Some area residents received their 2010 Census questionnaires in Monday’s mail. Others will receives them Today and Wednesday, but by the end of Wednesday, more than 120 million households in the United States should have received their questionnaires.

Here’s our advice: Fill them out immediately and return them by mail. Although April 1 is the “official” date of the census, there is no need for most of us to wait until that date to complete the questionnaires because the number of people living in our households is not likely to change between now and then.

There are only 10 questions on the 2010 Census questionnaires, making it the shortest since the first census way back in 1790. The questions are not tough ones and do not unduly pry into the private lives of people living in America. The U.S. Census Bureau simply wants to know how many people are living in each state, county and incorporated village, town and city on April 1, 2010, whether they are living in the U.S. legally or not.

Your first response may be to put your census questionnaire aside until you have more time to study, but once that is done, the odds of returning it decline significantly. With only 10 questions, the questionnaire only takes a few seconds to complete. There is no reason to put it off. Do it now and get it over with.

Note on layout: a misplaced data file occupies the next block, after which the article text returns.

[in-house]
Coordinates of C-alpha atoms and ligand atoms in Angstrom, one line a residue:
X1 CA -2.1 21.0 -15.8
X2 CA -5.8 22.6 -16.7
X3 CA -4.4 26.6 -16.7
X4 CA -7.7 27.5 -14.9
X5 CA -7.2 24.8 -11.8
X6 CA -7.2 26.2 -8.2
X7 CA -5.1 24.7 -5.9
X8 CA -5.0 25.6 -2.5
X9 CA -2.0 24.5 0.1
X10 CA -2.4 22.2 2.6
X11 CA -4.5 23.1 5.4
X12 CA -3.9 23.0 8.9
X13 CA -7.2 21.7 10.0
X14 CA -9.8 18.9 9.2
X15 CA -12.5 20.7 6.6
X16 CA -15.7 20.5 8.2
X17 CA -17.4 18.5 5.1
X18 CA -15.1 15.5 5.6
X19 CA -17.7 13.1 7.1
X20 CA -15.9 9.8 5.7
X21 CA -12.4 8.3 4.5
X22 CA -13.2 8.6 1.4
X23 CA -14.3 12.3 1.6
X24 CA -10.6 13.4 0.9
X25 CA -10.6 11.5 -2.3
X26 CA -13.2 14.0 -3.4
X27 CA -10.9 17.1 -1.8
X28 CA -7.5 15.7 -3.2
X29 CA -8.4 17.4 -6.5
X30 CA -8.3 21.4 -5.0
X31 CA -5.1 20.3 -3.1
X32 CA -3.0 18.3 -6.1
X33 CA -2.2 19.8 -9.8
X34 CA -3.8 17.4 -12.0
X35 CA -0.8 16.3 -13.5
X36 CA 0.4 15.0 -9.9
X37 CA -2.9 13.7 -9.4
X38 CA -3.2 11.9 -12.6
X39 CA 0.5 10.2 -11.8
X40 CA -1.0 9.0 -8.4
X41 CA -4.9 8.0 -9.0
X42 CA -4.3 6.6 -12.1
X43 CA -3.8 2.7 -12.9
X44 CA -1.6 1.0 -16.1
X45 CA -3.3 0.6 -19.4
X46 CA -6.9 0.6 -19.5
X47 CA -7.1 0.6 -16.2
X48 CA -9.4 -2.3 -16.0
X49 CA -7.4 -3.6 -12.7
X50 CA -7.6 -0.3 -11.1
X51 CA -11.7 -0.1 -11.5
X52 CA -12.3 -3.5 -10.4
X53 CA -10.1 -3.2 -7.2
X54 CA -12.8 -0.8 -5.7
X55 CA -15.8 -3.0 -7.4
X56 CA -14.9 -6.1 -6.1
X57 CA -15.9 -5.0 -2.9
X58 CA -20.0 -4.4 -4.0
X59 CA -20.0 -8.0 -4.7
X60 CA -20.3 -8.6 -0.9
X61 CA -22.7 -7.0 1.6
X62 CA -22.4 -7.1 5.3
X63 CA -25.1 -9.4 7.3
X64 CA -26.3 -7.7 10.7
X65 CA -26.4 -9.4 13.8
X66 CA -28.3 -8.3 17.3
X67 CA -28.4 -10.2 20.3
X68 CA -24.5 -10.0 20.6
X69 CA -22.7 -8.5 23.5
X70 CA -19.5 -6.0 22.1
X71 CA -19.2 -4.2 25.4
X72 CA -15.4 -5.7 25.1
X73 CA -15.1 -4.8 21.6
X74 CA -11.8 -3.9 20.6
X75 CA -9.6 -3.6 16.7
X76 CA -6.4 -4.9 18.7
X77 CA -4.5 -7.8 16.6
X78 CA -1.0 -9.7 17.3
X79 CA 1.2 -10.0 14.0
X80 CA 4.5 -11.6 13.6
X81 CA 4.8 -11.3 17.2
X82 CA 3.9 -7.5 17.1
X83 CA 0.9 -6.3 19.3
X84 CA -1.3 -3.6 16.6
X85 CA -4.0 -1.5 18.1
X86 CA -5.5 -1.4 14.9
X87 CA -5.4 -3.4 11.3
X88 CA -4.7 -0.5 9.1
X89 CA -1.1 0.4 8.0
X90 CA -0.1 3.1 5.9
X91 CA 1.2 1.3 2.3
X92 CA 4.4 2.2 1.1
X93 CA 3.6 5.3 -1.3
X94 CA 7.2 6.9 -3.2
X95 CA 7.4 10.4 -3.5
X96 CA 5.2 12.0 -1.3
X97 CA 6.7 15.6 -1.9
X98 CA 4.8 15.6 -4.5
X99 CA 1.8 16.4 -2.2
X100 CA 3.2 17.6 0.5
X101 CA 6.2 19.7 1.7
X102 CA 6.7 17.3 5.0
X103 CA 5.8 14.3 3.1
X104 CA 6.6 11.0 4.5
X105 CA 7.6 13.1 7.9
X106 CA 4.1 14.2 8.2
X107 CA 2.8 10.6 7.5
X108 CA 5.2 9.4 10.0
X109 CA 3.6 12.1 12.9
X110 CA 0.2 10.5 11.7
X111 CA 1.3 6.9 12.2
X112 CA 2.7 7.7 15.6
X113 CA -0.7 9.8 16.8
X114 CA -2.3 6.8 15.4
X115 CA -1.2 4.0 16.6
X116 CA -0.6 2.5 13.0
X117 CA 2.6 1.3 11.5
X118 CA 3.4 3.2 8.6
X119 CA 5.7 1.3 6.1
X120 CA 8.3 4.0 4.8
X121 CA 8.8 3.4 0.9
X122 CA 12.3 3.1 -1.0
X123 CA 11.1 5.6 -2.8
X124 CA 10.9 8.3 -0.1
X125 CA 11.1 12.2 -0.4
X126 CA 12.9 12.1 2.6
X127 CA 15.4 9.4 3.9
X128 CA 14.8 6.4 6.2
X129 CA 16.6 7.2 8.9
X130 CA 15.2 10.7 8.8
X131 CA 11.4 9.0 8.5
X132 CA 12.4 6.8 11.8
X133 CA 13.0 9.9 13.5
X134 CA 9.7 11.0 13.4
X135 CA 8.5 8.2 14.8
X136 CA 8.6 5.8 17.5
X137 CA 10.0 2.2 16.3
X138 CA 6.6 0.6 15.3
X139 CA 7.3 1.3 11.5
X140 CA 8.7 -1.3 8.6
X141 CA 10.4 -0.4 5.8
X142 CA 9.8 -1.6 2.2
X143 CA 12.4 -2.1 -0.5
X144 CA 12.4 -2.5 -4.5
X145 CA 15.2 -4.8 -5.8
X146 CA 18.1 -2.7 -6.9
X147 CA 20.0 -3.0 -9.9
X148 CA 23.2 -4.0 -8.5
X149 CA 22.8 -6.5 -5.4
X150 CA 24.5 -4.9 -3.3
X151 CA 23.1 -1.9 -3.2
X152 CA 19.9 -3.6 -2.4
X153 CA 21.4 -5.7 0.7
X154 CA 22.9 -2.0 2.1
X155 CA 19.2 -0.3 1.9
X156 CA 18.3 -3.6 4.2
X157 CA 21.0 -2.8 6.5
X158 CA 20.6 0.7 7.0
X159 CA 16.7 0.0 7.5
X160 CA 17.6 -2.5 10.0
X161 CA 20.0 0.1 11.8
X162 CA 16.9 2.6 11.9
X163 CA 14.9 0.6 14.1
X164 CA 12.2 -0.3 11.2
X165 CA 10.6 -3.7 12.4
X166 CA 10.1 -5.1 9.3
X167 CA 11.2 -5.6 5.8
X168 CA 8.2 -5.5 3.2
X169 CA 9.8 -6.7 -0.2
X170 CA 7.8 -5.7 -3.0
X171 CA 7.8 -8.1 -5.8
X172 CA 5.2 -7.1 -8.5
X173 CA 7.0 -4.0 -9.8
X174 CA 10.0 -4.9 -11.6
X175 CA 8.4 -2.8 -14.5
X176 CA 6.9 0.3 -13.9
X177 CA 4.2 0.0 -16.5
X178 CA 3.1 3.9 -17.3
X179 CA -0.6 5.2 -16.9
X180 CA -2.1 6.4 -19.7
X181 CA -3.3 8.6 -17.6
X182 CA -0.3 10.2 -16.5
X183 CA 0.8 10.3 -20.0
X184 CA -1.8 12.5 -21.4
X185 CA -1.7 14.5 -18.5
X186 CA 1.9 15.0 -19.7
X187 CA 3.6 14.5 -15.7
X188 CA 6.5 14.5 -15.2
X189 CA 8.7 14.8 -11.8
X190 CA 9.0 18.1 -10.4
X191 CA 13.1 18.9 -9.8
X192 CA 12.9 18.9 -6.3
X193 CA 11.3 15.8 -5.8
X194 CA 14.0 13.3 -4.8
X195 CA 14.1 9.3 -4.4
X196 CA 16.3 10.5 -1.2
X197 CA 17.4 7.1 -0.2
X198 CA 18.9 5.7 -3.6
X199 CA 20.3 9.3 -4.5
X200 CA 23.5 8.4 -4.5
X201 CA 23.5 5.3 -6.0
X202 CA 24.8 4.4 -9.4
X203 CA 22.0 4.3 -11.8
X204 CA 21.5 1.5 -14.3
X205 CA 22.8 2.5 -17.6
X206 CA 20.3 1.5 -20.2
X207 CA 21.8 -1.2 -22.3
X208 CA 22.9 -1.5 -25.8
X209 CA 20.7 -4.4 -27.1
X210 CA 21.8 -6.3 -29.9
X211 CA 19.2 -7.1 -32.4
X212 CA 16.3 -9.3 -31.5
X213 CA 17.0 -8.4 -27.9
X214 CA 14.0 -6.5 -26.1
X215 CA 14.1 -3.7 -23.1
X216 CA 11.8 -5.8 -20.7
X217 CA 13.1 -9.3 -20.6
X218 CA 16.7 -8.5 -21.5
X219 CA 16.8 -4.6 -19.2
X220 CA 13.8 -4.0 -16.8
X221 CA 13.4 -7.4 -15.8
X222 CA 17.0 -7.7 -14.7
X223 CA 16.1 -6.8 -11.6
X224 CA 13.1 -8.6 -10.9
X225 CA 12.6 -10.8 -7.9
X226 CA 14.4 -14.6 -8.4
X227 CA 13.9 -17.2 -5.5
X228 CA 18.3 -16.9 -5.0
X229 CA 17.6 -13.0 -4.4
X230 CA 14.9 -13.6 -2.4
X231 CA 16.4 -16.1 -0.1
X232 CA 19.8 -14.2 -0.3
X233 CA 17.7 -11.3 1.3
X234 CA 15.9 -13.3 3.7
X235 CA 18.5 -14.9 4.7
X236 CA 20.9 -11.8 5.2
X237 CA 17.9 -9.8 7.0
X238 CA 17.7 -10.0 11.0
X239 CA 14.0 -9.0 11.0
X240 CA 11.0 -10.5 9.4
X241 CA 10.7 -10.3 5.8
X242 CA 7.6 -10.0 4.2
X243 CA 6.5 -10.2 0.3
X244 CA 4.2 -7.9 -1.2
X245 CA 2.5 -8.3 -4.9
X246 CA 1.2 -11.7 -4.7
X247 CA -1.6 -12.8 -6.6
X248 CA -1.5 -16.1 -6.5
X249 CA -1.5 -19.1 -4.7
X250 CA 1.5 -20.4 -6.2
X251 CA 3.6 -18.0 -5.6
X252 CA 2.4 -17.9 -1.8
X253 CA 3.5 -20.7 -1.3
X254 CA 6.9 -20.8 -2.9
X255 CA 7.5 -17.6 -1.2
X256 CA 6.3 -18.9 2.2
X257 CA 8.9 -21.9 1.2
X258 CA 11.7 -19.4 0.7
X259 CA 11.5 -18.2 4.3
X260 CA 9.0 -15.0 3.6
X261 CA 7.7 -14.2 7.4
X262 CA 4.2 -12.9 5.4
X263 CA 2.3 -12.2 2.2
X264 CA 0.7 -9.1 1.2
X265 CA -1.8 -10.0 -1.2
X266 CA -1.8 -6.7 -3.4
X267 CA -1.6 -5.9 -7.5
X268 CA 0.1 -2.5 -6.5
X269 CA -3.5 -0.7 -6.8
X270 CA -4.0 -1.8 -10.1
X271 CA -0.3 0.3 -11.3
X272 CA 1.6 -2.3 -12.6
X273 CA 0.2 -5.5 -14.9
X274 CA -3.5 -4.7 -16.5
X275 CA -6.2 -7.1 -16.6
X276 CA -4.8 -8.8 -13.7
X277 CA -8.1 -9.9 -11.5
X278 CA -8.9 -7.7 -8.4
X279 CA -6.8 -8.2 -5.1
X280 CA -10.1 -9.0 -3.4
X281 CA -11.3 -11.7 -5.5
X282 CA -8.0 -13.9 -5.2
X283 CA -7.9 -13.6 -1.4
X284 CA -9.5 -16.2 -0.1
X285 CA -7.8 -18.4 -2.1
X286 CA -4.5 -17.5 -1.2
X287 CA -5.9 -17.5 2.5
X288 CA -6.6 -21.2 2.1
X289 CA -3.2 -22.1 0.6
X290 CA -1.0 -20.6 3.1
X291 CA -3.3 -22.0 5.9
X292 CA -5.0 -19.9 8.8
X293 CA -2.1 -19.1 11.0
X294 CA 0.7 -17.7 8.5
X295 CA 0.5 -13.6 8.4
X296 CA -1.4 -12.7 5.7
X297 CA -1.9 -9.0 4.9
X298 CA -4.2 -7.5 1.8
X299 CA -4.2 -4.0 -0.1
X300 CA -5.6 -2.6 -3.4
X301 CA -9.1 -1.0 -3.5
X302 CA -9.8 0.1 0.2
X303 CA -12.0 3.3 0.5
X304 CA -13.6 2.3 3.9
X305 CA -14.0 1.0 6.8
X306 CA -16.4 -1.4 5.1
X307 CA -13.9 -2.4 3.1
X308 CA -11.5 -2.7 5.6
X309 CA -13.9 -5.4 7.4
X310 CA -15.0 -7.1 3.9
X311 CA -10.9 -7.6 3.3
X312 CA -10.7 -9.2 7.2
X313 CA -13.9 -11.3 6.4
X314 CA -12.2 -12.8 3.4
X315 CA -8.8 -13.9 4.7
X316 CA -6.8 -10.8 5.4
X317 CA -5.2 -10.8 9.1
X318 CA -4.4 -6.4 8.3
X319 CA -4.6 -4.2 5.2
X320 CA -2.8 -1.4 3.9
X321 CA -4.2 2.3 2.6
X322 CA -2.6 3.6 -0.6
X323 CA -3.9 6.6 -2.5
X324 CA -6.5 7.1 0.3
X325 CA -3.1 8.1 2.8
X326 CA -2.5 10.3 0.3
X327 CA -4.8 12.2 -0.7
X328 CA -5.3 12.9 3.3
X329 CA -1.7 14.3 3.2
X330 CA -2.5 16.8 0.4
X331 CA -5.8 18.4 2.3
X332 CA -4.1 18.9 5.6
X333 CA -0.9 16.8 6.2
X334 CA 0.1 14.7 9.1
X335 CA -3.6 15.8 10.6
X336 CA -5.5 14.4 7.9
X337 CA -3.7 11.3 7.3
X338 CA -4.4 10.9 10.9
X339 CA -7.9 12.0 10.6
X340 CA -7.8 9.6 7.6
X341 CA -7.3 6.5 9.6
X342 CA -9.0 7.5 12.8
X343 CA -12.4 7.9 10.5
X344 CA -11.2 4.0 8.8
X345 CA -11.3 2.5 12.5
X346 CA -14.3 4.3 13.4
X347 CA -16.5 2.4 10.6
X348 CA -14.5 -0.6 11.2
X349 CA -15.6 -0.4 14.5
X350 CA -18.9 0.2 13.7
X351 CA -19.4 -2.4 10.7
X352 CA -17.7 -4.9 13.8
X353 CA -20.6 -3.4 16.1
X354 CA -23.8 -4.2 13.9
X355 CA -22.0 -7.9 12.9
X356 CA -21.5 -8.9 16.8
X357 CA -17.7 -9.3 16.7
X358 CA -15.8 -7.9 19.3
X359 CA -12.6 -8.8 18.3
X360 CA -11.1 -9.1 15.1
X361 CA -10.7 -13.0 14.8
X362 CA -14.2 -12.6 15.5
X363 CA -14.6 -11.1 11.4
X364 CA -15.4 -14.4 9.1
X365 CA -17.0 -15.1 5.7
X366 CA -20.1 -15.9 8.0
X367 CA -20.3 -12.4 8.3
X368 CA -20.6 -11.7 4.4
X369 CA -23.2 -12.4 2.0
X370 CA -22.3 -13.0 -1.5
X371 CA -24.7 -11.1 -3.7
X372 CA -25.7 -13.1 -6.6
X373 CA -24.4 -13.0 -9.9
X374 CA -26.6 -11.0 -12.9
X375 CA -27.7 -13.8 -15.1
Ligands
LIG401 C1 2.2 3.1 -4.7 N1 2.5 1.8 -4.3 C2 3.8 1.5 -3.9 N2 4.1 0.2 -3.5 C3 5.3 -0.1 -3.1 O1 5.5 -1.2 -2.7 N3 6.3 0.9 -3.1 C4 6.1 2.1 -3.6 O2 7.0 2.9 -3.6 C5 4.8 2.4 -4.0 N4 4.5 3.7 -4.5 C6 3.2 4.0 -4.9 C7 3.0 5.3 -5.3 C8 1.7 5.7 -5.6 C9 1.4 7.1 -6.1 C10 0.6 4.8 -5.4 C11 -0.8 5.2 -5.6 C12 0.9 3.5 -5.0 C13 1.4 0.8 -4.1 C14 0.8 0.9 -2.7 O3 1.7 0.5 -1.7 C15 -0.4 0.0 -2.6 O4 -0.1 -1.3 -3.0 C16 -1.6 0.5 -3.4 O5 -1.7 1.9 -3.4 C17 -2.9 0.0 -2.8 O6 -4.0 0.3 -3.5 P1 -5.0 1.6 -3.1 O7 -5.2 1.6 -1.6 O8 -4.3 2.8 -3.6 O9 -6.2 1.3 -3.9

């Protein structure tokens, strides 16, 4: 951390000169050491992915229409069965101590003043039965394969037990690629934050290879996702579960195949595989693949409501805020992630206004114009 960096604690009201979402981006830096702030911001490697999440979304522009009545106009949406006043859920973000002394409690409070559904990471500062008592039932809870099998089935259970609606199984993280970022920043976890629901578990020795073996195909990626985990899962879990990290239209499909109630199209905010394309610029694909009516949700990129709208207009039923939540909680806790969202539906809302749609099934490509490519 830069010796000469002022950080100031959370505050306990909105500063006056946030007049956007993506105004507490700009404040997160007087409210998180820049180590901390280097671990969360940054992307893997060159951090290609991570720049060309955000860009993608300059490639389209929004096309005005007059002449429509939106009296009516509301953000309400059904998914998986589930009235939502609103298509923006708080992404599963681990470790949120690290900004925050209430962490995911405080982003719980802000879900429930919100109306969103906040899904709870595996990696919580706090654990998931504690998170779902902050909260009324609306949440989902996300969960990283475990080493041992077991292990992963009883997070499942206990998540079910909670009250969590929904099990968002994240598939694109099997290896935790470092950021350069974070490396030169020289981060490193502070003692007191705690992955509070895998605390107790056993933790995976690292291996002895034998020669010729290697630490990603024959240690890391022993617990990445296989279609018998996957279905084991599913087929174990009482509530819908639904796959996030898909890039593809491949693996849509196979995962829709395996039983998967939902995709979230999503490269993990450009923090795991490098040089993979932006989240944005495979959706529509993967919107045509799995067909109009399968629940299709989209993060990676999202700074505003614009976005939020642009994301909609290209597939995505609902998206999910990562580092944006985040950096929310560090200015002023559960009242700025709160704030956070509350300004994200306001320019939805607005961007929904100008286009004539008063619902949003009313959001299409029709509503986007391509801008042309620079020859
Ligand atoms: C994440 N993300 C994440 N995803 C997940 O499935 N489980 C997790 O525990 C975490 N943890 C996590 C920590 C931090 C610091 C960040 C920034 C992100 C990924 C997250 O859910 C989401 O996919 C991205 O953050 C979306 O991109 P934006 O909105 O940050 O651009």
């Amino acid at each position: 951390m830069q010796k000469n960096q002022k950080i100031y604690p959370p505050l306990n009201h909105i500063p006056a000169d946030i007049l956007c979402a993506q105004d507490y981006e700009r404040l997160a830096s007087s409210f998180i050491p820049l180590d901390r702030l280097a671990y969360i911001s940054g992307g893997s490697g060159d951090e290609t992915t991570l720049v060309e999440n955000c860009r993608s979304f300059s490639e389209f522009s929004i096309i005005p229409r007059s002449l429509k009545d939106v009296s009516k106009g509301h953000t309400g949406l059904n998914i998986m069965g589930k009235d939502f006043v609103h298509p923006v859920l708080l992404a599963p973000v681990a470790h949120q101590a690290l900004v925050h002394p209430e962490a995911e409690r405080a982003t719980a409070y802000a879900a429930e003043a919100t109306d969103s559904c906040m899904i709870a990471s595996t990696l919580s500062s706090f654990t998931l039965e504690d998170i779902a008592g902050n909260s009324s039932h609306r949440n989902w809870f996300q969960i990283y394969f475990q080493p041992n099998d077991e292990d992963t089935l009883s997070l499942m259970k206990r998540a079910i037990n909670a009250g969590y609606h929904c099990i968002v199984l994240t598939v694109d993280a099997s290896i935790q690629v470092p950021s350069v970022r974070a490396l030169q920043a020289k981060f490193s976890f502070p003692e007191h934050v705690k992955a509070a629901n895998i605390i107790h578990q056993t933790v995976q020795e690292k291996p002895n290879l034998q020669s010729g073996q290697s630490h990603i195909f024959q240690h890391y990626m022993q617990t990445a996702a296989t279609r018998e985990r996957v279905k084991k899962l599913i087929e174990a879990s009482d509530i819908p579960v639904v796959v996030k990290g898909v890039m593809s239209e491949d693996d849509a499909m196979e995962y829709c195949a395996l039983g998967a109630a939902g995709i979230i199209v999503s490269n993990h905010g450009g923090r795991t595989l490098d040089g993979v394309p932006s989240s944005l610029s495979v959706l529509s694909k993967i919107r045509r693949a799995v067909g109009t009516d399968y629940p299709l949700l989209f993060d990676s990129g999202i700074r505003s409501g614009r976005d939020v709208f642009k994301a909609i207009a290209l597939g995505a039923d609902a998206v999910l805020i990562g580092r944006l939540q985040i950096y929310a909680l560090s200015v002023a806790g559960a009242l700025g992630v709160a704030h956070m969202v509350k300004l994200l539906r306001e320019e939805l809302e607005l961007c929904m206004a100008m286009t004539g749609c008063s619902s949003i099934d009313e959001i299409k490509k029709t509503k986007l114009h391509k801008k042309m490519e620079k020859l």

Failure to return your questionnaire is a waste of your tax dollars. Households from which no questionnaires are returned will be visited by a census worker beginning May 1. The Census Bureau says that every 1 percent of residents who return the forms saves taxpayers between $80 million and $90 million by not having to send census takers door-to-door to get the information needed for an accurate census from those households that did not return their forms.

The census results are important. More than $400 billion in federal funds are distributed each year to states and to local communities based on their populations. If many residents of a community are not counted, it loses out on its fair share of the federal pie.

The number of seats each state had in the U.S. House of Representatives is determined by the census. For example, Kentucky lost one House seat as a result of the 1990 census. It was not that the state’s population declined between 1980 and 1990; it is just that the population of other states grew much faster. Inside Kentucky, new boundaries for the 100 seats in the Kentucky House of Representatives and the 38 seats in the Kentucky Senate will be redrawn based on the 2010 census. Within a county or city, lines of school districts, county fiscal courts and some city council or commission members will be redrawn based on the census results.

Fill out your census questionnaire and return it as soon as you get it. By doing so, you will be helping to save the federal government millions of dollars and you will be doing your city, county, your state and the nation a huge favor by doing your small part in making the census as accurate as possible.

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